(NOTE: I also reviewed this film with Adam Kempenaar on the Filmspotting podcast, when I was a guest host for the show. You can take a listen here.)
It isn’t a new idea, the idea that mental health and happiness are related to accepting yourself as you are. We could reference Free To Be You and Me, that album of the 70’s that challenged gender norms and promoted a celebration of individuality –
Come with me, take my hand, and we’ll run
To a land where the river runs free
To a land through the green country
. . .
To a land where the children are free
And you and me are free to be
Don’t be afraid, the song encourages children. There’s no shame in anything that you are. Just be yourself. Celebrate that.
It’s a message that you can find everywhere now. Children’s movies, in particular, often contain some version of this idea. If you have short term memory loss like Dory in Finding Dory, if you’re a bunny like Judy Hopps in Zootopia, you are still just as important, just as valuable as anybody else.
In Swiss Army Man, the debut feature film from Dan Kwan and Daniel Scheinert, we have a return to this essential kind of story and these themes. It centers on a man called Hank (Paul Dano), who can’t live with himself anymore. He’s alone, literally and figuratively. He feels bad about life, he feels bad about himself. He feels like “broken,” “dirty,” “trash.” He lacks the courage to seek out a relationship with the woman he admires. He’s ashamed of his desires and his own corporeal reality. And that’s his basic problem. He can’t stand himself and his disgusting body and “weird,” disgusting self. The film’s journey is, then, about the way he struggles with coming to terms with himself and all of the weird, gross, socially unacceptable bits.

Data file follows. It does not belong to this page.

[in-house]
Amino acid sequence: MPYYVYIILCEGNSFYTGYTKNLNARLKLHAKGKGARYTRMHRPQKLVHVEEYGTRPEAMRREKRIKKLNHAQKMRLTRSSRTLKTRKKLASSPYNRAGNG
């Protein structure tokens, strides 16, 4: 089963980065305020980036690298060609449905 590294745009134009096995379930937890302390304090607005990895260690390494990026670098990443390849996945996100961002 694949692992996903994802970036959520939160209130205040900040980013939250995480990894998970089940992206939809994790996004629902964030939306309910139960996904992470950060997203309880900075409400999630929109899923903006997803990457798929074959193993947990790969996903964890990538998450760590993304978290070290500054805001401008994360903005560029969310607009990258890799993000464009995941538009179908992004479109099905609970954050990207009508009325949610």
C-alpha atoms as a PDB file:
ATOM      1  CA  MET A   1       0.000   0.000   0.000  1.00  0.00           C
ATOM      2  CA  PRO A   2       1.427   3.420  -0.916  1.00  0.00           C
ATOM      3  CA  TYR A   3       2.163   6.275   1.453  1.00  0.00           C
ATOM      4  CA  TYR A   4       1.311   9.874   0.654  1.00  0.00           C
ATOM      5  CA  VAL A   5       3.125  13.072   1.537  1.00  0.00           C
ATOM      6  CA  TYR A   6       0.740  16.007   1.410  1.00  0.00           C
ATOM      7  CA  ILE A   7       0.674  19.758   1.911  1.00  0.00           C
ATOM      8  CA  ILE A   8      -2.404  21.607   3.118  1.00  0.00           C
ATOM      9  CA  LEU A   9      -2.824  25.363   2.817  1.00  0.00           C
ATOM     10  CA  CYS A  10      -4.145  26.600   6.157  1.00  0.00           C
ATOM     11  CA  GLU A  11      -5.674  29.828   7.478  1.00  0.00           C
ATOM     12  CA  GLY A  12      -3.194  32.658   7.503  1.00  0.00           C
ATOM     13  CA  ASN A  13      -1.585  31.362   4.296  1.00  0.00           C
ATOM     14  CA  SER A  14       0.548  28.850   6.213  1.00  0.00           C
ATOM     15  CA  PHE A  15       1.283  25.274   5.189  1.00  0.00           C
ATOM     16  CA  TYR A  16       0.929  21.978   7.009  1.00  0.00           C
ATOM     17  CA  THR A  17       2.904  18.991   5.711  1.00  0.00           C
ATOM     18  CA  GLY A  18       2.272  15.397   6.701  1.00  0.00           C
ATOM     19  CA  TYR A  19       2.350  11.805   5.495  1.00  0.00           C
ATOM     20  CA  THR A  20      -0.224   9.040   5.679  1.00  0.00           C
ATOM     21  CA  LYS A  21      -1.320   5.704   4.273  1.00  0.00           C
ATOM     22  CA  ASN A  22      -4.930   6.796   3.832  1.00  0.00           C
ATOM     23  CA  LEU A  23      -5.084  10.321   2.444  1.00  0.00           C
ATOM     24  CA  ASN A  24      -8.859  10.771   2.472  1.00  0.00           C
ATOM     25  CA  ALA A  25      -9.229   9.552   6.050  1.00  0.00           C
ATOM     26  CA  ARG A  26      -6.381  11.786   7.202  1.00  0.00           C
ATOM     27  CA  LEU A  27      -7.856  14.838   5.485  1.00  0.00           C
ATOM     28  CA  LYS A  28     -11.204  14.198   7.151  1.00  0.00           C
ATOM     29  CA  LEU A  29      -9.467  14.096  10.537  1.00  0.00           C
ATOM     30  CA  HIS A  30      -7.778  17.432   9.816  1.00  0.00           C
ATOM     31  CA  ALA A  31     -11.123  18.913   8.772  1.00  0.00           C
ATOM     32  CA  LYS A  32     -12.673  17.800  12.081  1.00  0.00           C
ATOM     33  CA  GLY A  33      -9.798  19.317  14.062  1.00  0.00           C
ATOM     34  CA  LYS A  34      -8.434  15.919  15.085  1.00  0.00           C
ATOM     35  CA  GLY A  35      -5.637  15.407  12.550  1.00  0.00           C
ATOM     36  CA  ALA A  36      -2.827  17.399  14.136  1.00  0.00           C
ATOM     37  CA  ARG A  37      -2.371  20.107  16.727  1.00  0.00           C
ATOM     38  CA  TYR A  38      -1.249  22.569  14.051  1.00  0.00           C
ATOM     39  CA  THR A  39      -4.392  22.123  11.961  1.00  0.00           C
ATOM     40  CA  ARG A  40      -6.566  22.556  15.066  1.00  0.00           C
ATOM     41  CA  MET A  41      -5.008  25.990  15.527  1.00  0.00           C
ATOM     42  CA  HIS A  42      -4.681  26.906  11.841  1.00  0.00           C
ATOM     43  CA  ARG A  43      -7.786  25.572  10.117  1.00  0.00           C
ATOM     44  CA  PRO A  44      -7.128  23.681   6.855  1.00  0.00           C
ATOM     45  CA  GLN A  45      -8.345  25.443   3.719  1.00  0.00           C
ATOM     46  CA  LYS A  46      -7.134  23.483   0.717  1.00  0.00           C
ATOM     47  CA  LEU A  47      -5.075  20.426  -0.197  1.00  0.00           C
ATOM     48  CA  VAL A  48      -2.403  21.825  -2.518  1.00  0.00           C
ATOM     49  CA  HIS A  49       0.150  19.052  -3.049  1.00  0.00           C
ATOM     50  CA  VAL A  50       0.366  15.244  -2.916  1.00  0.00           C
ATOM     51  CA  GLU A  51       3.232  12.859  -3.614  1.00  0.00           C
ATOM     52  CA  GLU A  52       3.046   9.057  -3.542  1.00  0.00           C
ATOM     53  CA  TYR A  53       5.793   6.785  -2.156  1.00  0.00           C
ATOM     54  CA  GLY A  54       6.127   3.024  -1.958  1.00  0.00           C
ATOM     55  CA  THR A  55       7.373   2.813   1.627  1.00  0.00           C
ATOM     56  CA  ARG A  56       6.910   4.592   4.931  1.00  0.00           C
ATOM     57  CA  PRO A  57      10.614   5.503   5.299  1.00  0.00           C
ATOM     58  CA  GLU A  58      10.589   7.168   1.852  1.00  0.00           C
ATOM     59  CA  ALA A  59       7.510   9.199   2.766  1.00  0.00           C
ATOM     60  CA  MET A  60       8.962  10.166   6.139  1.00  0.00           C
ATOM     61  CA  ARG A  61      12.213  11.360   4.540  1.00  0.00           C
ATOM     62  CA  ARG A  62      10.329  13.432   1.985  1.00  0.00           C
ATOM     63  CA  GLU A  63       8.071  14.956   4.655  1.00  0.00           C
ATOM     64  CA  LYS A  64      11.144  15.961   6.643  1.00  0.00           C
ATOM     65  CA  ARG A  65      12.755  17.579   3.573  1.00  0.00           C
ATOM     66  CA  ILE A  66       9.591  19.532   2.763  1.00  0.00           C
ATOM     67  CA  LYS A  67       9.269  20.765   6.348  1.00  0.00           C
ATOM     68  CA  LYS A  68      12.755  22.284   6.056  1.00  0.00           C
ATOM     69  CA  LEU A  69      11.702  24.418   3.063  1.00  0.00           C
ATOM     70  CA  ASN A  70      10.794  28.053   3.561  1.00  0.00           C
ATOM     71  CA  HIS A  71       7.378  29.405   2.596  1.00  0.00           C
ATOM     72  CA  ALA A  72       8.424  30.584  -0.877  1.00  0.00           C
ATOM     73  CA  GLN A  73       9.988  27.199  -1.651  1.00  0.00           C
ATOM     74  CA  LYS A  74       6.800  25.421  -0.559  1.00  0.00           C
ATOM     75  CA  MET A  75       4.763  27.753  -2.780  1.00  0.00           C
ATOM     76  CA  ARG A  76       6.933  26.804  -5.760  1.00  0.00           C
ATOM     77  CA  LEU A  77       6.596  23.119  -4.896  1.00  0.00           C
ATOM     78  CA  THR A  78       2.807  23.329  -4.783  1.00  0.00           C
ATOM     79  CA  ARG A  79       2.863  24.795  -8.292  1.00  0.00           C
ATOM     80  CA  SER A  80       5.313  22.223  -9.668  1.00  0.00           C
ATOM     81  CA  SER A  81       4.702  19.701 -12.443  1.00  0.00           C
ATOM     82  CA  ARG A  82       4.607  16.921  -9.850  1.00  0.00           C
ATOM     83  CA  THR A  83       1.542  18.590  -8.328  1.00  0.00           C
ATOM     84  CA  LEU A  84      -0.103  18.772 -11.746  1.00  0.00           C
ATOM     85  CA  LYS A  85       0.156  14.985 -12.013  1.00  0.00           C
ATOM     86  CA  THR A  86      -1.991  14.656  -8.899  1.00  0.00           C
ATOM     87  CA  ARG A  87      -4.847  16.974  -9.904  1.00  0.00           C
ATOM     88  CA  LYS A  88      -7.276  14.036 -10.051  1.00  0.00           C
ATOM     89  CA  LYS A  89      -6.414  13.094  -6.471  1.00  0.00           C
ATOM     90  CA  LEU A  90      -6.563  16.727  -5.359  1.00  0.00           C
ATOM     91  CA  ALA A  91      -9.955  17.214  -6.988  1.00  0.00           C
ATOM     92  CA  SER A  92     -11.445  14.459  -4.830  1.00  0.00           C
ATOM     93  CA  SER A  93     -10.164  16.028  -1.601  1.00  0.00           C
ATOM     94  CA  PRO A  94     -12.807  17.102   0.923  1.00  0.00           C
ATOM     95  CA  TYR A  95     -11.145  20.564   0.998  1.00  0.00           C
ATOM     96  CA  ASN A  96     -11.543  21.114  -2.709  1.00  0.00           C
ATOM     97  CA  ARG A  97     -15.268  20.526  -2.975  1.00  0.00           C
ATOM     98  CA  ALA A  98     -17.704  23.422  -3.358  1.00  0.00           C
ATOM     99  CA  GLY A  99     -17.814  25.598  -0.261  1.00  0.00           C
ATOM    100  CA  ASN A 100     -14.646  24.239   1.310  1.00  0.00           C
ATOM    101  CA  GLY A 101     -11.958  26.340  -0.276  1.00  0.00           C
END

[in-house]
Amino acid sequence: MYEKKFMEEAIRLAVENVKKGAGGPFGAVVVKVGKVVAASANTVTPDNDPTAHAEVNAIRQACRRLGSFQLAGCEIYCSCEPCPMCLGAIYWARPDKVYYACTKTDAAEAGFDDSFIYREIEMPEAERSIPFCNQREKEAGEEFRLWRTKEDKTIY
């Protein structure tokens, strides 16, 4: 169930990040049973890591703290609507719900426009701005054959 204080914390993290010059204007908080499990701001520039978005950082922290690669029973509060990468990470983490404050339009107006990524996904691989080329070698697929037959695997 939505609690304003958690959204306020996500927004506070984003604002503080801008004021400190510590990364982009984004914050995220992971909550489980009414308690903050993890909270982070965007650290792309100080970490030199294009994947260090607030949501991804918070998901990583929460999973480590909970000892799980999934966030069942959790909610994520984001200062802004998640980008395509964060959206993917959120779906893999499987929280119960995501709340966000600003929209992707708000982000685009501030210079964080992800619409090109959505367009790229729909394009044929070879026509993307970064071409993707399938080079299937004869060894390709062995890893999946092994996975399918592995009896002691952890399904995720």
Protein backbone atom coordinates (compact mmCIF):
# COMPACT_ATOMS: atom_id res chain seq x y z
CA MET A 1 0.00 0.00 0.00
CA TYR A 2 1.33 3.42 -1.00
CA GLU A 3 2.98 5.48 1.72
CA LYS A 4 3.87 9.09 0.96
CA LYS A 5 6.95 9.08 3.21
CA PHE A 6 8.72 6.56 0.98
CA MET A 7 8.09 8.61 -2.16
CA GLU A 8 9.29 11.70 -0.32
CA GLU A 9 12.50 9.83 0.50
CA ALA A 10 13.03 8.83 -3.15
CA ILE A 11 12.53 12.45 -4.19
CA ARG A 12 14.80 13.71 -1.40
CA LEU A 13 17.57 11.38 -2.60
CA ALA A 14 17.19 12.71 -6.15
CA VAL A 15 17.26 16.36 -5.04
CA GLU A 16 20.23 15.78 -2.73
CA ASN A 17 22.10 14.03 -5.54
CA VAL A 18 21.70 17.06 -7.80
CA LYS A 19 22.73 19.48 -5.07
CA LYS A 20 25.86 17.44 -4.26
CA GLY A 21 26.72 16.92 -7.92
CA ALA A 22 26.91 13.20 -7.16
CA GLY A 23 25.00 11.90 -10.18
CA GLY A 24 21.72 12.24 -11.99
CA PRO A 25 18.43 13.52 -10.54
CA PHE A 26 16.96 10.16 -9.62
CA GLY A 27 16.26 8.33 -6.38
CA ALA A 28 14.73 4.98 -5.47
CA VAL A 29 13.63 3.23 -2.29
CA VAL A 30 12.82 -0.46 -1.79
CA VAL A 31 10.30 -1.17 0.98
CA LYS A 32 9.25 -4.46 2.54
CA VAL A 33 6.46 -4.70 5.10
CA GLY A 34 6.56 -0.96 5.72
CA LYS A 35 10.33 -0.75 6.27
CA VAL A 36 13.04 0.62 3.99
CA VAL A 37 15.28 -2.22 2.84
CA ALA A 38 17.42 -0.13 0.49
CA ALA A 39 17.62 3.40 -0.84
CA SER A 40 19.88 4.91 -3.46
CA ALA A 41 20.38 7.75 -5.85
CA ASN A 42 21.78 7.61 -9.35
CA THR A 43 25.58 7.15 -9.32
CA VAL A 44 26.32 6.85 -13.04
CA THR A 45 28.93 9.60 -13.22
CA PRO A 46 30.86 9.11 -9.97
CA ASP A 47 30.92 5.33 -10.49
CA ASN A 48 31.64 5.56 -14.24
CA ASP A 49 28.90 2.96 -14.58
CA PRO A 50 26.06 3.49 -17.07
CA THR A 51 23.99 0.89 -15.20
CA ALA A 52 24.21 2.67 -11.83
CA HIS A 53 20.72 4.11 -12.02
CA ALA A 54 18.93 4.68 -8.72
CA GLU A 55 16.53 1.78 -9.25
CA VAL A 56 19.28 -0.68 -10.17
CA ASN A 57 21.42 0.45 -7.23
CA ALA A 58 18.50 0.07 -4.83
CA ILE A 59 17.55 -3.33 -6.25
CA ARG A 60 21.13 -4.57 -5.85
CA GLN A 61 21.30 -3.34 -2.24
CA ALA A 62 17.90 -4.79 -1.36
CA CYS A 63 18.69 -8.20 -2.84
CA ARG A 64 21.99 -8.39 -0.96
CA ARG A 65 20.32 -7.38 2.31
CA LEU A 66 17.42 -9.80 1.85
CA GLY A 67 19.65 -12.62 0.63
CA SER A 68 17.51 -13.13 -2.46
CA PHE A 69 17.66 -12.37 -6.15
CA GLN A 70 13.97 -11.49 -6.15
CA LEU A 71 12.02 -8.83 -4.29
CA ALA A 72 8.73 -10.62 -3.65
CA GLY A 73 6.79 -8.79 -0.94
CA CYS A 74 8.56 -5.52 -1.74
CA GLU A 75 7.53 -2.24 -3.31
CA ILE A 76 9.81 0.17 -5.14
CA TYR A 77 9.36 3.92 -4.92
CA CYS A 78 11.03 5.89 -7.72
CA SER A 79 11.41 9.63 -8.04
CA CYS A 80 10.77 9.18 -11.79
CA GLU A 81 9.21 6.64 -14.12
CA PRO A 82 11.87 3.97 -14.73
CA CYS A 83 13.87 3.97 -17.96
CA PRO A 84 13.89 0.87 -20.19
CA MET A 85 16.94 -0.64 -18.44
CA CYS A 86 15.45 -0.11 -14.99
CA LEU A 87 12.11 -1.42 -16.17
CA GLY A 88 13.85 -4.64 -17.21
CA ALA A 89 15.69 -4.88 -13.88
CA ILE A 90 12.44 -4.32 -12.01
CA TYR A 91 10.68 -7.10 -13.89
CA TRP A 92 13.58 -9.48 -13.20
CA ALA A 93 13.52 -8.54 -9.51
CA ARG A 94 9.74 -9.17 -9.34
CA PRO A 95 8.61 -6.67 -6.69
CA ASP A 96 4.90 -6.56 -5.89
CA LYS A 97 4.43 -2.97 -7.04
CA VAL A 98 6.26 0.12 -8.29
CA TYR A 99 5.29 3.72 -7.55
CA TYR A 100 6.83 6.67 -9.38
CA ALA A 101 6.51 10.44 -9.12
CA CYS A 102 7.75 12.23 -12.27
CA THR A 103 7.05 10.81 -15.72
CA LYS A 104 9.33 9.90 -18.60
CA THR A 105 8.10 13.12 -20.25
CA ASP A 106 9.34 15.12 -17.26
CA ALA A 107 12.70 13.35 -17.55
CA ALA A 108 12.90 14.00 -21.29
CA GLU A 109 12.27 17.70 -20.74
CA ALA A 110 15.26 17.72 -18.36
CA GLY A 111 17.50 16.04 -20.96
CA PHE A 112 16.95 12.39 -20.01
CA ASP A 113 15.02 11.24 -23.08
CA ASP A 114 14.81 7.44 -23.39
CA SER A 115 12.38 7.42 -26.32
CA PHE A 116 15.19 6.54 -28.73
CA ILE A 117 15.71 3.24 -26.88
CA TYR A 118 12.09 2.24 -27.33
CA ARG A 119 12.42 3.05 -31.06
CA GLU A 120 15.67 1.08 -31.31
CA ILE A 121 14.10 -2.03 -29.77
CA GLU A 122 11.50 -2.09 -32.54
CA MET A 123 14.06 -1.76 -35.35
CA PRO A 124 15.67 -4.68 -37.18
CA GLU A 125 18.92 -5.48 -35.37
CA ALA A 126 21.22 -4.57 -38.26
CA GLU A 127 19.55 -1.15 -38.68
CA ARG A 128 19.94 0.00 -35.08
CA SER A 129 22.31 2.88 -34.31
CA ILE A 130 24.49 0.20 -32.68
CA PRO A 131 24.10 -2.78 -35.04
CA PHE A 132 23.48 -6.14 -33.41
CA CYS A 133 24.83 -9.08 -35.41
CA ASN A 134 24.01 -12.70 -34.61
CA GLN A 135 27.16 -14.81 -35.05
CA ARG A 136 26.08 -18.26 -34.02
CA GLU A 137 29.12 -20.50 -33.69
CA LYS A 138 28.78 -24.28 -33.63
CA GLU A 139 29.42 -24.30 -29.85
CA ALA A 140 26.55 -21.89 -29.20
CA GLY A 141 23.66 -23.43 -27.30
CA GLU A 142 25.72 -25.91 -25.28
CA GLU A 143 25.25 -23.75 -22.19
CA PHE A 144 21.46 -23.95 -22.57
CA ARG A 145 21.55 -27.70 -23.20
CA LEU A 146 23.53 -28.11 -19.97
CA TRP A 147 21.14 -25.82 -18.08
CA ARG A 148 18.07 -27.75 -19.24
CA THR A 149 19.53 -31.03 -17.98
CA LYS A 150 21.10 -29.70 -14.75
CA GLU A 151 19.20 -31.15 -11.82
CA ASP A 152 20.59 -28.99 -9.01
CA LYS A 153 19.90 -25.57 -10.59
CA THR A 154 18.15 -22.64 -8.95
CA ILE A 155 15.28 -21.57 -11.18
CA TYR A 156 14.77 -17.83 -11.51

So far, so good. And so far, a lot like something we’ve seen or heard before.
The film has received attention though for the conceit it employs to tell its story. You’ve probably heard about it already: it’s the farting corpse movie. The story isolates Hank in the wilderness and gives him a dead body for a companion (Daniel Radcliffe), a companion whose most socially uncomfortable bodily functions take center stage. It is through his interactions with this embarrassing corpse, whose name is Manny, and a very literal dealing with bodily functions, that Hank has to face himself. In Manny, he sees his corporeal, death-fated human reality, and ultimately, must decide, whether or not he will reject it or embrace it. Continue reading